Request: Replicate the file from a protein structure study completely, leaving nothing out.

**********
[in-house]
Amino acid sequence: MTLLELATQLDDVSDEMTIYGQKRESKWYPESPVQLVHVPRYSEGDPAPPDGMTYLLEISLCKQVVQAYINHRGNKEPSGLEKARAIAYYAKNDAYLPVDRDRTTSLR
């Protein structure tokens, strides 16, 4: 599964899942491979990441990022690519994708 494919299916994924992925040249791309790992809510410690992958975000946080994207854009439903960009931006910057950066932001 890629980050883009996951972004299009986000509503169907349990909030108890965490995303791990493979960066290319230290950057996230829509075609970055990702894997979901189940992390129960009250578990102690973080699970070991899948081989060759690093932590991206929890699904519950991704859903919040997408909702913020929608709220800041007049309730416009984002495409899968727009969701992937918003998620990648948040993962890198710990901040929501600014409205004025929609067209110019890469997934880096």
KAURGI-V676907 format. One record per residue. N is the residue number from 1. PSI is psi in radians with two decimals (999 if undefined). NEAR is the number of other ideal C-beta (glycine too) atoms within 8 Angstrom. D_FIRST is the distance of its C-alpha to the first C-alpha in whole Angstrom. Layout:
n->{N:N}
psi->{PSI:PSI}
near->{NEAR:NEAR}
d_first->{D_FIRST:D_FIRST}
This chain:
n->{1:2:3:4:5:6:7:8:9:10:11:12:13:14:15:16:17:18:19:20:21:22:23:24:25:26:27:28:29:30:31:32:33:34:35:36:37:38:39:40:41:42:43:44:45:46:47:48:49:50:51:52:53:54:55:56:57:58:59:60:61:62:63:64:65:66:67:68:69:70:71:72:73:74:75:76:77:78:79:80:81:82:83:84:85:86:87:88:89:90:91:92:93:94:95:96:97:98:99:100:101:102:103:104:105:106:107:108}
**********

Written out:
[in-house]
Amino acid sequence: MTLLELATQLDDVSDEMTIYGQKRESKWYPESPVQLVHVPRYSEGDPAPPDGMTYLLEISLCKQVVQAYINHRGNKEPSGLEKARAIAYYAKNDAYLPVDRDRTTSLR
């Protein structure tokens, strides 16, 4: 599964899942491979990441990022690519994708 494919299916994924992925040249791309790992809510410690992958975000946080994207854009439903960009931006910057950066932001 890629980050883009996951972004299009986000509503169907349990909030108890965490995303791990493979960066290319230290950057996230829509075609970055990702894997979901189940992390129960009250578990102690973080699970070991899948081989060759690093932590991206929890699904519950991704859903919040997408909702913020929608709220800041007049309730416009984002495409899968727009969701992937918003998620990648948040993962890198710990901040929501600014409205004025929609067209110019890469997934880096």
KAURGI-V676907 format. One record per residue. N is the residue number from 1. PSI is psi in radians with two decimals (999 if undefined). NEAR is the number of other ideal C-beta (glycine too) atoms within 8 Angstrom. D_FIRST is the distance of its C-alpha to the first C-alpha in whole Angstrom. Layout:
n->{N:N}
psi->{PSI:PSI}
near->{NEAR:NEAR}
d_first->{D_FIRST:D_FIRST}
This chain:
n->{1:2:3:4:5:6:7:8:9:10:11:12:13:14:15:16:17:18:19:20:21:22:23:24:25:26:27:28:29:30:31:32:33:34:35:36:37:38:39:40:41:42:43:44:45:46:47:48:49:50:51:52:53:54:55:56:57:58:59:60:61:62:63:64:65:66:67:68:69:70:71:72:73:74:75:76:77:78:79:80:81:82:83:84:85:86:87:88:89:90:91:92:93:94:95:96:97:98:99:100:101:102:103:104:105:106:107:108}